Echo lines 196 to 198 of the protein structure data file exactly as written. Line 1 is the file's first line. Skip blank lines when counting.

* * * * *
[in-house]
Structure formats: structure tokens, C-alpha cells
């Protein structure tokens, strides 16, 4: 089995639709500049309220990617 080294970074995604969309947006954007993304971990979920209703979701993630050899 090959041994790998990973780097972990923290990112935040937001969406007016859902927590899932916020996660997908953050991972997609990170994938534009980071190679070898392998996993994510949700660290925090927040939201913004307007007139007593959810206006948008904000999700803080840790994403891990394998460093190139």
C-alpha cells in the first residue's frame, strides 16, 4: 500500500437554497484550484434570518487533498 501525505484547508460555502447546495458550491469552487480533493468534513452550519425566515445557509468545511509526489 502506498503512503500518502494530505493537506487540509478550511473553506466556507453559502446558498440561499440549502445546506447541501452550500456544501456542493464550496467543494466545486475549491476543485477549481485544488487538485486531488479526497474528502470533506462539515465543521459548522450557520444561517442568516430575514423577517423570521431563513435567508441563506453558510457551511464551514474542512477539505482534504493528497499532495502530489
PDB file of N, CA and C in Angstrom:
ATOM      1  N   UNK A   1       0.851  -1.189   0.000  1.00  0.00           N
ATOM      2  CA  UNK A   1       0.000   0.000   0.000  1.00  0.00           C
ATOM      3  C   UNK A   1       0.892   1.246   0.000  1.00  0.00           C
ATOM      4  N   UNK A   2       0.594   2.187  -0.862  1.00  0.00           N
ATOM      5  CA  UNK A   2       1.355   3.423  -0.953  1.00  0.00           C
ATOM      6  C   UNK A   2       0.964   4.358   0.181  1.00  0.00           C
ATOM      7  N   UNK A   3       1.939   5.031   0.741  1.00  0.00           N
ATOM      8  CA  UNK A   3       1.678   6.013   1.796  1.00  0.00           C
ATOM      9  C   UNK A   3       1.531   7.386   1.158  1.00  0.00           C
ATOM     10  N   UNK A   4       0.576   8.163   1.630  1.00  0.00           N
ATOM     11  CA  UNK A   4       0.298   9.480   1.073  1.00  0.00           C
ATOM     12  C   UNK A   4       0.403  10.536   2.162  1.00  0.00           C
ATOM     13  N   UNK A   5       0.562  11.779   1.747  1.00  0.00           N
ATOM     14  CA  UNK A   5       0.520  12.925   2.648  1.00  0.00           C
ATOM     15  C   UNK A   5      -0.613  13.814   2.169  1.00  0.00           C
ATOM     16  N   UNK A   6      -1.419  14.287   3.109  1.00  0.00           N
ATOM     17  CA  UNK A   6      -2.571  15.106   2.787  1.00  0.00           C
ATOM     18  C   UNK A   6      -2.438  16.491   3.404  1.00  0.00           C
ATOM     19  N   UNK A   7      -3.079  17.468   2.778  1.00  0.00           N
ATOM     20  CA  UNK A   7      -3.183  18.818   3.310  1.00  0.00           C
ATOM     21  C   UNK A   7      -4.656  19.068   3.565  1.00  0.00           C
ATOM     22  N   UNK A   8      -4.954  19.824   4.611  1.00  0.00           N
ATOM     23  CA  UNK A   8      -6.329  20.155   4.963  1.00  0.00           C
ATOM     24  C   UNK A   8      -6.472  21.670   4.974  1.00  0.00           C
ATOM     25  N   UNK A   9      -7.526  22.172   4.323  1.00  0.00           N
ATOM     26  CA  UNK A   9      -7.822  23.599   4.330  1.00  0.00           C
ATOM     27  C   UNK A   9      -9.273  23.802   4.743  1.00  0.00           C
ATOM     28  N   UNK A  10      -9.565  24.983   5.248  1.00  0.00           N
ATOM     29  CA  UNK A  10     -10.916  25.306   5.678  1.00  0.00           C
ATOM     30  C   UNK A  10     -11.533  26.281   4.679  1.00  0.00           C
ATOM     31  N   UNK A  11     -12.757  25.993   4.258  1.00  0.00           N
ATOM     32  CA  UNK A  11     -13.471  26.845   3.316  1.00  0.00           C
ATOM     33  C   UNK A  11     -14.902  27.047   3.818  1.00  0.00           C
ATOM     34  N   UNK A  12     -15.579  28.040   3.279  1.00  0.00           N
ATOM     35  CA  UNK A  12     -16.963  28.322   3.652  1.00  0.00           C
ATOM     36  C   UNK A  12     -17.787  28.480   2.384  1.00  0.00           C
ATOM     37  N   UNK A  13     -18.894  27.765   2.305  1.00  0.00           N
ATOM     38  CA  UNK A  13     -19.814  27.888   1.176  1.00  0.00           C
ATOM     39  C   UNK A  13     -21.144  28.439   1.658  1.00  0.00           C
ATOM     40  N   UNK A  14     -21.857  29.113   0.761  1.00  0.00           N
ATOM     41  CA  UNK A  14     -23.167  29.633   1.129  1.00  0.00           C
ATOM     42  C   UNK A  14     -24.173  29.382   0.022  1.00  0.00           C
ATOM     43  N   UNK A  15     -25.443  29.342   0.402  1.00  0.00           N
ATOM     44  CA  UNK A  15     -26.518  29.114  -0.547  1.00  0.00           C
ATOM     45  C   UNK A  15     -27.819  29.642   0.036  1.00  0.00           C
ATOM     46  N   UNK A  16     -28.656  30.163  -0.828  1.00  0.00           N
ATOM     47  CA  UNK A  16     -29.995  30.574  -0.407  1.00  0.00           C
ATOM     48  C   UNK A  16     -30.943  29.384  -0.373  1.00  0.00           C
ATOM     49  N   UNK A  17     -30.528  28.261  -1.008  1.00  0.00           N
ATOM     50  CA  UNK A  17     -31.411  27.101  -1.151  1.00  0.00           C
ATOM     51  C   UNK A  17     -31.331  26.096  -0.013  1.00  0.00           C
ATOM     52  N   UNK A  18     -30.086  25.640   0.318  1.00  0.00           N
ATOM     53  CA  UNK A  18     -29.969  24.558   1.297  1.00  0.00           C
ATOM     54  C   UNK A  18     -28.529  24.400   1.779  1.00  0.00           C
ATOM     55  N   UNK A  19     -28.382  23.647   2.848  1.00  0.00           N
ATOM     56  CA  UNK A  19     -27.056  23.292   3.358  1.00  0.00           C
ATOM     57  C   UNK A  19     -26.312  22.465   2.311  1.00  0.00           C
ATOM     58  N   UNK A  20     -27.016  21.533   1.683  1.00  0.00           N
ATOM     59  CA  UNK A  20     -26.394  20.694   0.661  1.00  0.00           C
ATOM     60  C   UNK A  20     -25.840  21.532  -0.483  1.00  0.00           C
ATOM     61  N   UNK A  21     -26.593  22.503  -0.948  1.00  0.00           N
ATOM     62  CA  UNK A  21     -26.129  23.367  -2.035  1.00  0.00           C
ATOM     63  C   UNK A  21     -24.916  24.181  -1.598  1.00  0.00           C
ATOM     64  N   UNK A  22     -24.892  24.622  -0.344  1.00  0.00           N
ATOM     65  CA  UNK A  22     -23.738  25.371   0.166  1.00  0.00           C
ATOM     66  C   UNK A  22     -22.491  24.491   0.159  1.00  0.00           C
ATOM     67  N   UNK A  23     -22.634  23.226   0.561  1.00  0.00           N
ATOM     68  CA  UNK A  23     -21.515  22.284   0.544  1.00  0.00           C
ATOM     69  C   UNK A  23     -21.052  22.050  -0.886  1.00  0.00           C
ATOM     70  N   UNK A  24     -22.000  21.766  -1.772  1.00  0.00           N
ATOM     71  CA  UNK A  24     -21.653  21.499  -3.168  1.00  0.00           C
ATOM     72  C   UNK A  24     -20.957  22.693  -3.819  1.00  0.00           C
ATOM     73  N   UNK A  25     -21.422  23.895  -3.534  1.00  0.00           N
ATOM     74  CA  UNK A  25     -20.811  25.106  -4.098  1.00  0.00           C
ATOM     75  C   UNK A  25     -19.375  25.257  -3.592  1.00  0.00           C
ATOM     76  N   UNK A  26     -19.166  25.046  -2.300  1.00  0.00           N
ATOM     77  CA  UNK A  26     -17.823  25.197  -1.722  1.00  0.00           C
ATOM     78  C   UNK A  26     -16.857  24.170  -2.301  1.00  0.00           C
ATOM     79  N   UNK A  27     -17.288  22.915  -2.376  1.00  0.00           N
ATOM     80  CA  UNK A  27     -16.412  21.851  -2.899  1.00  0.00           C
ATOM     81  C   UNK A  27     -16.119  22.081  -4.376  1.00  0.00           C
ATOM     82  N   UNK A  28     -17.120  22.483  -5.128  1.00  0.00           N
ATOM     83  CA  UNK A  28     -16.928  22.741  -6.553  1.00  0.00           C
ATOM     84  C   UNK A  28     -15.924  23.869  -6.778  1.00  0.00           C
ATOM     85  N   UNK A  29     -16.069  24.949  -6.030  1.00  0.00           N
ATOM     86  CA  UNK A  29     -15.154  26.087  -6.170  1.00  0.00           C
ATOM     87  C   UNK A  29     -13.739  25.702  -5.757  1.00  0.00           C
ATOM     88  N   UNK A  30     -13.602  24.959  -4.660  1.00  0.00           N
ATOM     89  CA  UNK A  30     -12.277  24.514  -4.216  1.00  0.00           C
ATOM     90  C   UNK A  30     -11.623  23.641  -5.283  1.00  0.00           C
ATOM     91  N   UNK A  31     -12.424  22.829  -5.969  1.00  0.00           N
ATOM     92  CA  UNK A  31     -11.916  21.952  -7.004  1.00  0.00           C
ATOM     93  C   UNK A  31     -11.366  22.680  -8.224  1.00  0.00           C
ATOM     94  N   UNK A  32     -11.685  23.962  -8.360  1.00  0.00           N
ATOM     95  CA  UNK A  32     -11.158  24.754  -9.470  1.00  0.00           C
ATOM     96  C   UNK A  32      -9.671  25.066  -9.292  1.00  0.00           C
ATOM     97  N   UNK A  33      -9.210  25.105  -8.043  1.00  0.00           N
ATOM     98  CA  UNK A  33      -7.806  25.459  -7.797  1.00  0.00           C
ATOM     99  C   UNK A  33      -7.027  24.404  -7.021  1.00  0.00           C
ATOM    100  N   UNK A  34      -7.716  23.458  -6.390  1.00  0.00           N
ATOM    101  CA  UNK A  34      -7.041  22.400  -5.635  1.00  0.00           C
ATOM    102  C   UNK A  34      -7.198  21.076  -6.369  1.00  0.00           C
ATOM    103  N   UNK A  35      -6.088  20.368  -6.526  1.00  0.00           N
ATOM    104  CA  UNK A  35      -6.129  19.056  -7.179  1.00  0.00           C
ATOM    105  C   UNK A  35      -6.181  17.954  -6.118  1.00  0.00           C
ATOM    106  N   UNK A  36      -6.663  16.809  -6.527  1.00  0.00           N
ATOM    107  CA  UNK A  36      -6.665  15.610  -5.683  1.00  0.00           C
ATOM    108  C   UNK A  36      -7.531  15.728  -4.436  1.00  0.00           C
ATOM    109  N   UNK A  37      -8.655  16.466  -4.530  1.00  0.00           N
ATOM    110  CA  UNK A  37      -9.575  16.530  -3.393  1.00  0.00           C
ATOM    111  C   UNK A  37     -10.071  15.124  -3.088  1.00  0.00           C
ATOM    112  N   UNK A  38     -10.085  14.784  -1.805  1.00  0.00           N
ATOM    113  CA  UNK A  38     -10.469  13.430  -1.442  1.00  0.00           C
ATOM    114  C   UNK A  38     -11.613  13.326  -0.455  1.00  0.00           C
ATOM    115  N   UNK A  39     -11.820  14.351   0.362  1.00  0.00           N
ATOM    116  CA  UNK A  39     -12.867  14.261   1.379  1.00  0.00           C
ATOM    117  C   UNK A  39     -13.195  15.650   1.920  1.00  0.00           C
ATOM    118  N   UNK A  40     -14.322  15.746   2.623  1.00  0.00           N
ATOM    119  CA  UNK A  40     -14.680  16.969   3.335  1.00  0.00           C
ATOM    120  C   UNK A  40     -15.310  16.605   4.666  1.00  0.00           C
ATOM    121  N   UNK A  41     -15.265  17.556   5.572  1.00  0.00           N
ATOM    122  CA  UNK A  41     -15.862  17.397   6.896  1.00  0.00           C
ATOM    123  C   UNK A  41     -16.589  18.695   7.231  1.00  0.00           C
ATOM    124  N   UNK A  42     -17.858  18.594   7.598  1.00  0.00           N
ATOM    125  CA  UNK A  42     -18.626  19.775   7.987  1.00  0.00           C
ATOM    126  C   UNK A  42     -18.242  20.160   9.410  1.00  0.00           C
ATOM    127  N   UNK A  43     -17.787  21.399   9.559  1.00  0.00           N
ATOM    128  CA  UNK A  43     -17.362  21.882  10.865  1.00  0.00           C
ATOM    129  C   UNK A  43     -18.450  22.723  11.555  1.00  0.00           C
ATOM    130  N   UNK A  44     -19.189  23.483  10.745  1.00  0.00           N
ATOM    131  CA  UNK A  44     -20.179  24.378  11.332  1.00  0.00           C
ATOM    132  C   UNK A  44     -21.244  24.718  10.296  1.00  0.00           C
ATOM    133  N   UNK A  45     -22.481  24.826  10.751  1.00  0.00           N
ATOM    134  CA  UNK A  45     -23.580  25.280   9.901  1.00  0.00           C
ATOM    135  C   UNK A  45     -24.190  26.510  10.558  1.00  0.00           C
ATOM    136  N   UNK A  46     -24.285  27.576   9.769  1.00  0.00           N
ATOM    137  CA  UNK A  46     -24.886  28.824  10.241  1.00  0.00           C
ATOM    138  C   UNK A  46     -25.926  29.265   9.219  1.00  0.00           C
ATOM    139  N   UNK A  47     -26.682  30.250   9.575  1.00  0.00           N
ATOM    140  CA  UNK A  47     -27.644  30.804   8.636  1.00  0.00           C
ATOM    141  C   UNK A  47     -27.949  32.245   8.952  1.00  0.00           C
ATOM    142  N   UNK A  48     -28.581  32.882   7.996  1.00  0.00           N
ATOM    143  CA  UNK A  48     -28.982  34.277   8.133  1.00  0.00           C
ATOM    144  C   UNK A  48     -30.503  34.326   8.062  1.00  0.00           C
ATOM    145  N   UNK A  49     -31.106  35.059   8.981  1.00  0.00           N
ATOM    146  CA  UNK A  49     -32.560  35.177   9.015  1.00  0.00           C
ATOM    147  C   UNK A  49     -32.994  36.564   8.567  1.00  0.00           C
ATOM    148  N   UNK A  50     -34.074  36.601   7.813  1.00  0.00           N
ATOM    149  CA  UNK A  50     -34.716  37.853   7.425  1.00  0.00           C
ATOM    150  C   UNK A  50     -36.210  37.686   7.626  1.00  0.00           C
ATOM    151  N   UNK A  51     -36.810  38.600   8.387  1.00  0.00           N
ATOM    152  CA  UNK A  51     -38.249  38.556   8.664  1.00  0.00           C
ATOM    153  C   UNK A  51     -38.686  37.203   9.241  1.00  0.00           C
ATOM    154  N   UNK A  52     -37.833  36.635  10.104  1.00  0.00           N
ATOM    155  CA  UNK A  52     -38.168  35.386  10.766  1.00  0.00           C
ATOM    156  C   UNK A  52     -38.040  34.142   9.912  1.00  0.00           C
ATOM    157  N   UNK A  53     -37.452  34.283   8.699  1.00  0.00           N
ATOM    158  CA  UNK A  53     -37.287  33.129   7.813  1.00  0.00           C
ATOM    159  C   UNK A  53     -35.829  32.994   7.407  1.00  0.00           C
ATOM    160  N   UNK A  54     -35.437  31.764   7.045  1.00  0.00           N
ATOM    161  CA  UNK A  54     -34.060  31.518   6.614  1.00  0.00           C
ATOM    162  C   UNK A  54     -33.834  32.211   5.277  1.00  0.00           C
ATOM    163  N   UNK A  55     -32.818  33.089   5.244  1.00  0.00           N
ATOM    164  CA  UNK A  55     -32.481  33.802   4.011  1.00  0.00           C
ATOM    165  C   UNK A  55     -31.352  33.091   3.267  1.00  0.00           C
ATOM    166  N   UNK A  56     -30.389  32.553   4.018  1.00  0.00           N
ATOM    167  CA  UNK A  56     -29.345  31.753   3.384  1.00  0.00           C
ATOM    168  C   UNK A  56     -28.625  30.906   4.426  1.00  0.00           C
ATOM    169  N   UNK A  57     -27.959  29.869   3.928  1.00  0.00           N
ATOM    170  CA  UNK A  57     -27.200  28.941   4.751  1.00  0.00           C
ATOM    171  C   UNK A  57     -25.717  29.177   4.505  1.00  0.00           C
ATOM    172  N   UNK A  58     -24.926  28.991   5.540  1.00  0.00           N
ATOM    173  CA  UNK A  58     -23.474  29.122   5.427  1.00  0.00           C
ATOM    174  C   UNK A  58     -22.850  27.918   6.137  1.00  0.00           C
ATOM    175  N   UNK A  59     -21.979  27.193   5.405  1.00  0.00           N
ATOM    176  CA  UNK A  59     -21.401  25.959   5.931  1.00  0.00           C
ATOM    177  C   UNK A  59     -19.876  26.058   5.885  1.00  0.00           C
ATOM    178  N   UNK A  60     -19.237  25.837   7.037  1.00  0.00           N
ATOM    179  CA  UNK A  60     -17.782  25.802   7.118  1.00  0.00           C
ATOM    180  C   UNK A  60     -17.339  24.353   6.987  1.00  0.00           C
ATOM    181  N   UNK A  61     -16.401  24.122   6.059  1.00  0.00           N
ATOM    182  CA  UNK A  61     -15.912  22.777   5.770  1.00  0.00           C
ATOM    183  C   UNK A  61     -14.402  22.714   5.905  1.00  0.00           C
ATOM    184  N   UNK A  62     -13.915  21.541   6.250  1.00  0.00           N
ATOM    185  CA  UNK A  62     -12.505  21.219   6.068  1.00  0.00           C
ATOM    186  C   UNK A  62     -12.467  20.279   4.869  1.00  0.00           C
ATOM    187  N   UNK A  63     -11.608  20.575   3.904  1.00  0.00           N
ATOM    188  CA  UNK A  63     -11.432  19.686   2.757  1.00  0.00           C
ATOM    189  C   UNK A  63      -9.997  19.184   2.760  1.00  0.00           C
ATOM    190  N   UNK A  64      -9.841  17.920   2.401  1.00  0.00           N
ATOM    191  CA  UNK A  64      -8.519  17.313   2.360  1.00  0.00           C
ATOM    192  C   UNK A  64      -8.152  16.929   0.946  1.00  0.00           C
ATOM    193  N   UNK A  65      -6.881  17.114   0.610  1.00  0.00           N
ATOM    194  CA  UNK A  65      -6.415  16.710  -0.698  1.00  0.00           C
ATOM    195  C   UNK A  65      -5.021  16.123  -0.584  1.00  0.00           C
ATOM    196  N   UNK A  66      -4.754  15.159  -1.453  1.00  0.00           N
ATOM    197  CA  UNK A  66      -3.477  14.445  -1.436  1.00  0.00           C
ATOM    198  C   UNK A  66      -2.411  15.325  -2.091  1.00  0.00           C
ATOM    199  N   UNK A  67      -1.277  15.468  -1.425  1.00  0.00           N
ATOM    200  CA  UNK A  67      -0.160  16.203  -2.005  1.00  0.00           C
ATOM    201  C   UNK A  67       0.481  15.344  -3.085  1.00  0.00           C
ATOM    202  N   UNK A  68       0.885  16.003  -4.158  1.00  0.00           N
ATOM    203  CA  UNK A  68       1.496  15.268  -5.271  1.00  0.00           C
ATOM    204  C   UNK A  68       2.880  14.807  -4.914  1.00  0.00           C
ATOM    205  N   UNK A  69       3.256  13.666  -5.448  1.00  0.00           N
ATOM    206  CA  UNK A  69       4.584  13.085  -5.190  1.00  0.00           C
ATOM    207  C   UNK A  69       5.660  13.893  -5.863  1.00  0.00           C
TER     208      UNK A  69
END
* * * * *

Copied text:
ATOM    191  CA  UNK A  64      -8.519  17.313   2.360  1.00  0.00           C
ATOM    192  C   UNK A  64      -8.152  16.929   0.946  1.00  0.00           C
ATOM    193  N   UNK A  65      -6.881  17.114   0.610  1.00  0.00           N